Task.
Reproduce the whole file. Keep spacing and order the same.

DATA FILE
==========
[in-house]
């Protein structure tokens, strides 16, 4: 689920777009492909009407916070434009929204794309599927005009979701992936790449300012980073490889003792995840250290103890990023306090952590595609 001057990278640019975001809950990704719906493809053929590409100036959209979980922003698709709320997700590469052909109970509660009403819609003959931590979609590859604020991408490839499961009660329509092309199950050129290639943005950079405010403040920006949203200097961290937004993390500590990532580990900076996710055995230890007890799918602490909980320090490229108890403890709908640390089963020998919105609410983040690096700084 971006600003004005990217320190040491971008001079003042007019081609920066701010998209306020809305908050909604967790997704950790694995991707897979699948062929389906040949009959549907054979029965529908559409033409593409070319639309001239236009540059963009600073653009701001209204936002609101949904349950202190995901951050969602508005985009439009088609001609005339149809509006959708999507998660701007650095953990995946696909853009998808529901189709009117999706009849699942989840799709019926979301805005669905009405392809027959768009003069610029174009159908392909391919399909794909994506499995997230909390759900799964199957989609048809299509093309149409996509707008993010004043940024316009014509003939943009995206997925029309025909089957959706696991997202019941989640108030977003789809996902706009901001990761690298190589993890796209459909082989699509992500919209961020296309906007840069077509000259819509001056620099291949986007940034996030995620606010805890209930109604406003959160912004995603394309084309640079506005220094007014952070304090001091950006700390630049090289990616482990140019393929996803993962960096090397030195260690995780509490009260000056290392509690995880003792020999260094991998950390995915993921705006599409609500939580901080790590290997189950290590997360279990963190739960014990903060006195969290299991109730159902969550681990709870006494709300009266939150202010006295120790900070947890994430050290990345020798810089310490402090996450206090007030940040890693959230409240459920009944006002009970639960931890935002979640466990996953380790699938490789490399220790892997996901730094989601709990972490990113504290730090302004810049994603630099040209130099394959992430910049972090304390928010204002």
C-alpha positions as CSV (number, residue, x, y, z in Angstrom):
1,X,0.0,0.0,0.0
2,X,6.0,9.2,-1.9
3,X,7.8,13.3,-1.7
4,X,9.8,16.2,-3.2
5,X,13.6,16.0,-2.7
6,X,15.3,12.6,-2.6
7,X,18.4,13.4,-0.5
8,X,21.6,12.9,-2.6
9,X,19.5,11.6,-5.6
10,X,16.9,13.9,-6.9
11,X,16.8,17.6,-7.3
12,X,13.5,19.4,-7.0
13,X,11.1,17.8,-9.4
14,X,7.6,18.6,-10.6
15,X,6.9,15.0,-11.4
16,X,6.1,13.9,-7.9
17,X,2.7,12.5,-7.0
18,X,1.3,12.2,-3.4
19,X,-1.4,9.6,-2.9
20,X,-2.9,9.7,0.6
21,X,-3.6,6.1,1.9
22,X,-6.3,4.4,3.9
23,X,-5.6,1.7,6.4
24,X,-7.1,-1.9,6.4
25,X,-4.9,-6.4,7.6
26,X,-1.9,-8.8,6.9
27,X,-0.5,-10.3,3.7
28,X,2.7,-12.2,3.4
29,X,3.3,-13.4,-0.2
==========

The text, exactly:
[in-house]
């Protein structure tokens, strides 16, 4: 689920777009492909009407916070434009929204794309599927005009979701992936790449300012980073490889003792995840250290103890990023306090952590595609 001057990278640019975001809950990704719906493809053929590409100036959209979980922003698709709320997700590469052909109970509660009403819609003959931590979609590859604020991408490839499961009660329509092309199950050129290639943005950079405010403040920006949203200097961290937004993390500590990532580990900076996710055995230890007890799918602490909980320090490229108890403890709908640390089963020998919105609410983040690096700084 971006600003004005990217320190040491971008001079003042007019081609920066701010998209306020809305908050909604967790997704950790694995991707897979699948062929389906040949009959549907054979029965529908559409033409593409070319639309001239236009540059963009600073653009701001209204936002609101949904349950202190995901951050969602508005985009439009088609001609005339149809509006959708999507998660701007650095953990995946696909853009998808529901189709009117999706009849699942989840799709019926979301805005669905009405392809027959768009003069610029174009159908392909391919399909794909994506499995997230909390759900799964199957989609048809299509093309149409996509707008993010004043940024316009014509003939943009995206997925029309025909089957959706696991997202019941989640108030977003789809996902706009901001990761690298190589993890796209459909082989699509992500919209961020296309906007840069077509000259819509001056620099291949986007940034996030995620606010805890209930109604406003959160912004995603394309084309640079506005220094007014952070304090001091950006700390630049090289990616482990140019393929996803993962960096090397030195260690995780509490009260000056290392509690995880003792020999260094991998950390995915993921705006599409609500939580901080790590290997189950290590997360279990963190739960014990903060006195969290299991109730159902969550681990709870006494709300009266939150202010006295120790900070947890994430050290990345020798810089310490402090996450206090007030940040890693959230409240459920009944006002009970639960931890935002979640466990996953380790699938490789490399220790892997996901730094989601709990972490990113504290730090302004810049994603630099040209130099394959992430910049972090304390928010204002």
C-alpha positions as CSV (number, residue, x, y, z in Angstrom):
1,X,0.0,0.0,0.0
2,X,6.0,9.2,-1.9
3,X,7.8,13.3,-1.7
4,X,9.8,16.2,-3.2
5,X,13.6,16.0,-2.7
6,X,15.3,12.6,-2.6
7,X,18.4,13.4,-0.5
8,X,21.6,12.9,-2.6
9,X,19.5,11.6,-5.6
10,X,16.9,13.9,-6.9
11,X,16.8,17.6,-7.3
12,X,13.5,19.4,-7.0
13,X,11.1,17.8,-9.4
14,X,7.6,18.6,-10.6
15,X,6.9,15.0,-11.4
16,X,6.1,13.9,-7.9
17,X,2.7,12.5,-7.0
18,X,1.3,12.2,-3.4
19,X,-1.4,9.6,-2.9
20,X,-2.9,9.7,0.6
21,X,-3.6,6.1,1.9
22,X,-6.3,4.4,3.9
23,X,-5.6,1.7,6.4
24,X,-7.1,-1.9,6.4
25,X,-4.9,-6.4,7.6
26,X,-1.9,-8.8,6.9
27,X,-0.5,-10.3,3.7
28,X,2.7,-12.2,3.4
29,X,3.3,-13.4,-0.2